Before I try to explain what’s been driving me crazy, I need to say that all of my favourite sci-fi books weave together a mix of history, culture, psychology, politics, technology, conflict and an element of mystery. Think Dune, and working out the relationship of the great worms to the planet’s ecology. All of that is normal because good sci-fi creates worlds, and worlds are full of people, and people do ‘stuff’.

I understand all that, especially the bit about people doing ‘stuff’. My problem is that I never expected the characters in Innerscape to finish up doing mystery thriller type stuff.

I’ve read mystery thriller type books by the boat load, but there is a world of difference between reading in a genre and trying to write in that genre. I feel as if I’m groping for the ‘rules’ on the fly, and it’s hard. Integrating the requirements of mystery/thrillers into a sci-fi environment is even harder, and at the moment I’m stuck on ‘time’.

To make the plot work, various people have to do various things, together and in sequence, so I have to know when things happen, right down to the last minute. But…in order to make the Residents of Innerscape feel as if they are living for longer, time in Innerscape runs faster than time on the outside. About twenty minutes faster.

As an aspect of science fiction, this time differential between Innerscape and the outside world is not a big deal. I do some hand waving and a bit of arithmetic and the time flows make sense. Easy peasey…until I introduce the twin elements of mystery and thriller to the mix. Suddenly the difference between Innerscape time and real world time matters, a lot. So does how I present this conflict between internal and external time.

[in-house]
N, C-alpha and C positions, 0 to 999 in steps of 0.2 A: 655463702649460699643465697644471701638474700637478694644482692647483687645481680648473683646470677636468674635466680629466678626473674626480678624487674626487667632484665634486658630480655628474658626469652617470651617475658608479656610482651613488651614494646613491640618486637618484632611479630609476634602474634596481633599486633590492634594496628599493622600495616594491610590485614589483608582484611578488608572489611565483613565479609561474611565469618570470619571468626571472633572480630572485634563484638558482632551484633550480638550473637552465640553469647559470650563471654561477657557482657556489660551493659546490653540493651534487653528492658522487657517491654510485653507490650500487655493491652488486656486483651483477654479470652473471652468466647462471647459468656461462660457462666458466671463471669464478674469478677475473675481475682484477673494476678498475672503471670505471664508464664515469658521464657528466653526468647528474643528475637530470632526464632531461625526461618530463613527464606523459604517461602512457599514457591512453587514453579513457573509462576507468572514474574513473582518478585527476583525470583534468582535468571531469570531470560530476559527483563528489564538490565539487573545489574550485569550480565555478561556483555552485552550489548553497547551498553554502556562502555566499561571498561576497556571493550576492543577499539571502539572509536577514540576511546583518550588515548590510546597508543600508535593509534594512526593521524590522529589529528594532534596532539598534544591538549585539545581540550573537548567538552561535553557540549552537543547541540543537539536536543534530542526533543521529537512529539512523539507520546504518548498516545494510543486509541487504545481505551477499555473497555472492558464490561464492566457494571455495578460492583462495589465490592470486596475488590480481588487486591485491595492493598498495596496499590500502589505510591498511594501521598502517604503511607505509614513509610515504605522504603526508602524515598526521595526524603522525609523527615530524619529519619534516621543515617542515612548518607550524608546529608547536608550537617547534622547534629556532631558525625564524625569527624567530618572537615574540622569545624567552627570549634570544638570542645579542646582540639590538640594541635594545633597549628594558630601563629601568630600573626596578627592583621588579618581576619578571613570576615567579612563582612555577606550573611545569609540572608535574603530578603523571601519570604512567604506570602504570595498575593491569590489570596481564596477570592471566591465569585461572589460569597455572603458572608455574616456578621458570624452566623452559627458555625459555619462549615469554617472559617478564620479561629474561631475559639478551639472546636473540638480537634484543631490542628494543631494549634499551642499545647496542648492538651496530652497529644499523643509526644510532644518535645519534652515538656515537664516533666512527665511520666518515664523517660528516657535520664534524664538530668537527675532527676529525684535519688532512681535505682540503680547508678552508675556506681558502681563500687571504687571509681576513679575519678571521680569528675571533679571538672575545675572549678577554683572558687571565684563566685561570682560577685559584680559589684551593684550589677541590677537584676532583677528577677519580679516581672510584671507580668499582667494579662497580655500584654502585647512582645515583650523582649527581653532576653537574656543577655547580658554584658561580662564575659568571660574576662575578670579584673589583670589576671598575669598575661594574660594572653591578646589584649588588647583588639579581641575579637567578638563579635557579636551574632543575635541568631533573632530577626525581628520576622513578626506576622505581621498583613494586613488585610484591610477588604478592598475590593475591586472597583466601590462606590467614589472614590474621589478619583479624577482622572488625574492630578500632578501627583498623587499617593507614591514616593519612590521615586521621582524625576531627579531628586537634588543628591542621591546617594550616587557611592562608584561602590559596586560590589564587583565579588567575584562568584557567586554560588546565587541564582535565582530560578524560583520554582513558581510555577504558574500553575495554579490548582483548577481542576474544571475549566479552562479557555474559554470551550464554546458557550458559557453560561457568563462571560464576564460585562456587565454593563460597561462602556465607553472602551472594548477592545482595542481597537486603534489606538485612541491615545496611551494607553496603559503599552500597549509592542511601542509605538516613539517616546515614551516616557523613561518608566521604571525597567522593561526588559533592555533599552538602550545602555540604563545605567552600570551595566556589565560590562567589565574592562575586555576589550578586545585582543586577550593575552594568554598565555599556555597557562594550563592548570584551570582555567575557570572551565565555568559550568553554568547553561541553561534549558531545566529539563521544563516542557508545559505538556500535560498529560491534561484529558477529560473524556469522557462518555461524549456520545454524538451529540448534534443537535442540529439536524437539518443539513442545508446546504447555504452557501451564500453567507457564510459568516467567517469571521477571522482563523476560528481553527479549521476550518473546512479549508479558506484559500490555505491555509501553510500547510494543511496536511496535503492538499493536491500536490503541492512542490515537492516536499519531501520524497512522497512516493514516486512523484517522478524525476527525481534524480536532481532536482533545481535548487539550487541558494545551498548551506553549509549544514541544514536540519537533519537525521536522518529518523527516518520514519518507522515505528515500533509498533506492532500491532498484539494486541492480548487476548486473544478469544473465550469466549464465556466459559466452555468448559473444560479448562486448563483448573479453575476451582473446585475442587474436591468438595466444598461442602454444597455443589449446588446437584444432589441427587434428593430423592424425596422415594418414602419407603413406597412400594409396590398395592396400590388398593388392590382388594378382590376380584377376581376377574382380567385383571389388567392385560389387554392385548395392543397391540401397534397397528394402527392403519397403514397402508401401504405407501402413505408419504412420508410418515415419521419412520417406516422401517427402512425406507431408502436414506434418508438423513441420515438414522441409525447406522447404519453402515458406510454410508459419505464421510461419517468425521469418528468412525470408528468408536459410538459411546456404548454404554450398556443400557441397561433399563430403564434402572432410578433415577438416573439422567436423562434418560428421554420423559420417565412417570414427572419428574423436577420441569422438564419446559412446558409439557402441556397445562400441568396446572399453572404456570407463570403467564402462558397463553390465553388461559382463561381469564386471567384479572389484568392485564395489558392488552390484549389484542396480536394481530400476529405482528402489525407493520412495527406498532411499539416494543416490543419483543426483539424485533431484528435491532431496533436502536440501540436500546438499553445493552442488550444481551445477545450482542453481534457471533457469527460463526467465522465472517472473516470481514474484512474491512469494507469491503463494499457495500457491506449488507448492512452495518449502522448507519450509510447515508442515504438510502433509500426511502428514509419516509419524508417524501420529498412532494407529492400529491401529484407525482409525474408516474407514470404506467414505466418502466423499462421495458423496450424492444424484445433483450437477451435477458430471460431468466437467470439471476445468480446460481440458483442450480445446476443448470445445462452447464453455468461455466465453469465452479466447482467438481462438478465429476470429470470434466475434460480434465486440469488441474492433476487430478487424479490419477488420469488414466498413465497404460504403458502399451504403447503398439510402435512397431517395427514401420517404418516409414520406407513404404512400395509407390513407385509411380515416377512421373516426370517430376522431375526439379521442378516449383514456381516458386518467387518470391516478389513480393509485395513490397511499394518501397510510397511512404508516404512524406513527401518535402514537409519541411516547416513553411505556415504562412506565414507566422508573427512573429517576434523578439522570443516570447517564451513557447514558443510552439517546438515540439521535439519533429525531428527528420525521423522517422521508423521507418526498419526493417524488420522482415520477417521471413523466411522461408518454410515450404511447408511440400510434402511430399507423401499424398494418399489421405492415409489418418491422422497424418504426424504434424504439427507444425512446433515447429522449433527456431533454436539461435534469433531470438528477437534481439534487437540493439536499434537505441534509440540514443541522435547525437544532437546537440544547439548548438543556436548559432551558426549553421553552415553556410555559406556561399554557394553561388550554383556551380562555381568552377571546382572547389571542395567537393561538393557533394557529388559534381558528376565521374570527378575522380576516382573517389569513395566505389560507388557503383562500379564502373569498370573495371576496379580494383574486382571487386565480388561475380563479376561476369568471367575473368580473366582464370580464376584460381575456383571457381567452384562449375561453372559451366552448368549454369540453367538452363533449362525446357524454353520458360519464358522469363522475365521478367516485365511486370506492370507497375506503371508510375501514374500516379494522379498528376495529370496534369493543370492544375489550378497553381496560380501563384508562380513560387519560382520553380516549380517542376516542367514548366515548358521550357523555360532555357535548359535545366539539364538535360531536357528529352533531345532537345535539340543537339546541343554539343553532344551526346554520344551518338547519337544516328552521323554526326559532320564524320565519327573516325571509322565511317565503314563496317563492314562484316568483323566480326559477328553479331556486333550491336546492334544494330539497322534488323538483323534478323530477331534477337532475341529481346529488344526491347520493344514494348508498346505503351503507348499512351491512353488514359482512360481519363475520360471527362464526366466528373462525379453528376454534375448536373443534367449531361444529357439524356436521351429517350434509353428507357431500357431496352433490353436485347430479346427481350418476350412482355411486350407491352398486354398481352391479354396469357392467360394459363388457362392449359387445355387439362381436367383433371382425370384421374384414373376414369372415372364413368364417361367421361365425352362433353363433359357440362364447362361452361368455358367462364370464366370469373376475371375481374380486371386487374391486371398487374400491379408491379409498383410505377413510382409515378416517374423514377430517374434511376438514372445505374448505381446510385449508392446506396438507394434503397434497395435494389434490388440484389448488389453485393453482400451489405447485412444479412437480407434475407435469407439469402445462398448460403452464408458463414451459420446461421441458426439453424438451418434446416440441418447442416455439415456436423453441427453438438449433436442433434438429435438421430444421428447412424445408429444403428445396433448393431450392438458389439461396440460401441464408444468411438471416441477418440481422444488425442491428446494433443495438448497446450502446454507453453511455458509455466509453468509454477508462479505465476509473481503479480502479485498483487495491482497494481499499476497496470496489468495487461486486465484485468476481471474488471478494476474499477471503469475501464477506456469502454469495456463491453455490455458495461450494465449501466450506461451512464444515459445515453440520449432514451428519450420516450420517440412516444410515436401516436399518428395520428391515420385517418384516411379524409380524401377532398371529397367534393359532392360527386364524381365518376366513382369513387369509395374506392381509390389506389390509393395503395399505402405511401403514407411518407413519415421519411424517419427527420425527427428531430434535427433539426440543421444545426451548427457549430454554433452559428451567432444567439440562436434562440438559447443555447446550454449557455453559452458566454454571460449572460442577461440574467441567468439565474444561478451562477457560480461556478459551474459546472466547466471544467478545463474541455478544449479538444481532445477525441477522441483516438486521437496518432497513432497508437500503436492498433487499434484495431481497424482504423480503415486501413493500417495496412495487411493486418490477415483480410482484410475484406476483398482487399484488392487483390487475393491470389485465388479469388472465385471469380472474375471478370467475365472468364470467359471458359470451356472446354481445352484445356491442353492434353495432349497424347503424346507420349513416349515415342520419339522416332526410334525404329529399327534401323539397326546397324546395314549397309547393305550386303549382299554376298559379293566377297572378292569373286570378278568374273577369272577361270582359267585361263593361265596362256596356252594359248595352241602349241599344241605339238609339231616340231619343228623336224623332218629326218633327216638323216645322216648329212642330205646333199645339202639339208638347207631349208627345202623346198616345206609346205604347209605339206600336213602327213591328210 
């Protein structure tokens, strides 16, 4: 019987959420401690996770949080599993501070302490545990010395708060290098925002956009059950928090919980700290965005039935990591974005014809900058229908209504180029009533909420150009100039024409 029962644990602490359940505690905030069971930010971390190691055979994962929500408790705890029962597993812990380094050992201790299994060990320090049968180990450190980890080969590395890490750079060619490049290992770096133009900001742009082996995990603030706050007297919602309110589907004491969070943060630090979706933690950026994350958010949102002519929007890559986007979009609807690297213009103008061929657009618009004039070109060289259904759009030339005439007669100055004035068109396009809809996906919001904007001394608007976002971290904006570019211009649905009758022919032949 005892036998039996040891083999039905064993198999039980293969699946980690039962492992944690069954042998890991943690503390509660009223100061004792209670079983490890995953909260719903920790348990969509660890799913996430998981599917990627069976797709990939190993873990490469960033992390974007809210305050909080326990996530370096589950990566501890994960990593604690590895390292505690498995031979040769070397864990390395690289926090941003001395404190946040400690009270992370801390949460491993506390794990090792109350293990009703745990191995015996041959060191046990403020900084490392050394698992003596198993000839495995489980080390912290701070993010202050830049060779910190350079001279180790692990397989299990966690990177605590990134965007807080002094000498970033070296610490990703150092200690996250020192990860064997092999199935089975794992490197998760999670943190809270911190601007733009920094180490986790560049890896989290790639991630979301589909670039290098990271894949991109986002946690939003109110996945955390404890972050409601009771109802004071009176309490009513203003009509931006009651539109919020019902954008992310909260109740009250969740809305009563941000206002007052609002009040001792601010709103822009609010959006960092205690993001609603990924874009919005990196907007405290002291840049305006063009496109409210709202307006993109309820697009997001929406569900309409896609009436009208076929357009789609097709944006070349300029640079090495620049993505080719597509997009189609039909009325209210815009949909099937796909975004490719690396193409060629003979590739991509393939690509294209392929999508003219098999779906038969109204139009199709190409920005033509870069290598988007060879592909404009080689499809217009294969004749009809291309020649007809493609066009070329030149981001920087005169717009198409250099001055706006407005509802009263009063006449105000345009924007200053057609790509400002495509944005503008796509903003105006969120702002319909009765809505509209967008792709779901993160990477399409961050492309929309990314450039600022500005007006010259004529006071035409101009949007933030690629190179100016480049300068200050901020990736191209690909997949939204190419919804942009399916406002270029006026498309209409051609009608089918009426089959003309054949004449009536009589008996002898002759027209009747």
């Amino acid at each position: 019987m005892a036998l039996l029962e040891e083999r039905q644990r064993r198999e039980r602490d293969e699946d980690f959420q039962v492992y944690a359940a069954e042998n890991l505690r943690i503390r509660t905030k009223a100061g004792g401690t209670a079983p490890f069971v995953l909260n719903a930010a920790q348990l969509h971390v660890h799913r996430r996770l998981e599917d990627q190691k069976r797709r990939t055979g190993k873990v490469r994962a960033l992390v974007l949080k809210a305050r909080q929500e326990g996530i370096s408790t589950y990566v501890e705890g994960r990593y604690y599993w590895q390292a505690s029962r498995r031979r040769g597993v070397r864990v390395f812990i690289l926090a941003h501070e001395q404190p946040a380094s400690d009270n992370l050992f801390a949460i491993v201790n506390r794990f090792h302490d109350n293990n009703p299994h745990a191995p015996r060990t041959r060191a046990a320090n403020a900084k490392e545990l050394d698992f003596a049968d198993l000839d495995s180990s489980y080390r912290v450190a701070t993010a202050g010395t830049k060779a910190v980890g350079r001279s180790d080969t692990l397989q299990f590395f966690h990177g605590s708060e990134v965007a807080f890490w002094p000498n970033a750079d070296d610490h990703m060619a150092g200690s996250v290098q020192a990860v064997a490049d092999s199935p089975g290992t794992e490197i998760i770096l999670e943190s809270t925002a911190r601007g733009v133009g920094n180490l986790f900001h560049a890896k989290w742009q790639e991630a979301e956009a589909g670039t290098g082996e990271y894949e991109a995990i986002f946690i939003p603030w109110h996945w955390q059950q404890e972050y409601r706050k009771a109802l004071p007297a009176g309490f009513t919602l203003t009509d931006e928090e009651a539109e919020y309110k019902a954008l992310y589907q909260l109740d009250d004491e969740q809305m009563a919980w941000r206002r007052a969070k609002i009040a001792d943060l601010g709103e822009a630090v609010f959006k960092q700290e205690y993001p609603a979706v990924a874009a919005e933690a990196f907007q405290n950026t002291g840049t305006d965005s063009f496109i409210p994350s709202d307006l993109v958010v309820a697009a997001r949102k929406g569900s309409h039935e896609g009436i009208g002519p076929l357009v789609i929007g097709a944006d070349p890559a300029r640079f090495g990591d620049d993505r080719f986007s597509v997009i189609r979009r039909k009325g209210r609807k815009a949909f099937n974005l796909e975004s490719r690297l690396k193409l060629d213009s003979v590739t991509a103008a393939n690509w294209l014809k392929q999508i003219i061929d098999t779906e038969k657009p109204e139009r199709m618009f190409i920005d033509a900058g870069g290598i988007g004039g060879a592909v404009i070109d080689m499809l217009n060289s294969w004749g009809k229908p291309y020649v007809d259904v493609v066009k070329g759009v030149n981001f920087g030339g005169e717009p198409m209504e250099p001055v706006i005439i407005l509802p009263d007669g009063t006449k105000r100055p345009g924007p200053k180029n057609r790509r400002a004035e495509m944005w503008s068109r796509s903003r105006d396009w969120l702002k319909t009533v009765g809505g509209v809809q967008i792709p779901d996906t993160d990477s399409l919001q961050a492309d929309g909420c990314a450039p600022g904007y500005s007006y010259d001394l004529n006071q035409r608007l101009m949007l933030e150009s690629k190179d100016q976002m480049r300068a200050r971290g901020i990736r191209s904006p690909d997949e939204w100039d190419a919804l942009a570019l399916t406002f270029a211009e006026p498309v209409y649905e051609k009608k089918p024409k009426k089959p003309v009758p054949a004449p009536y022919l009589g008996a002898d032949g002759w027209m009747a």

Right from the beginning of Innerscape, I’ve worked hard to make the reader feel as if time really is passing, hopefully without hitting them over the head with dates and durations and elapsed blah blah. Now, though, I’ve reached a point where I really am going to have to elevate time to the position of Very Important Plot Element, and I’m struggling.

The pic below is a screenshot of the StoryBox navigation pane for Part 10. It’s one of the reasons I love StoryBox as it allows me to outline, more or less on the fly:

innerscape navigation time

 

As an outline, the pic only makes sense to me [just as well or I’d have to post a Spoiler Alert!]. But it does show how I’m trying to work out what happens when.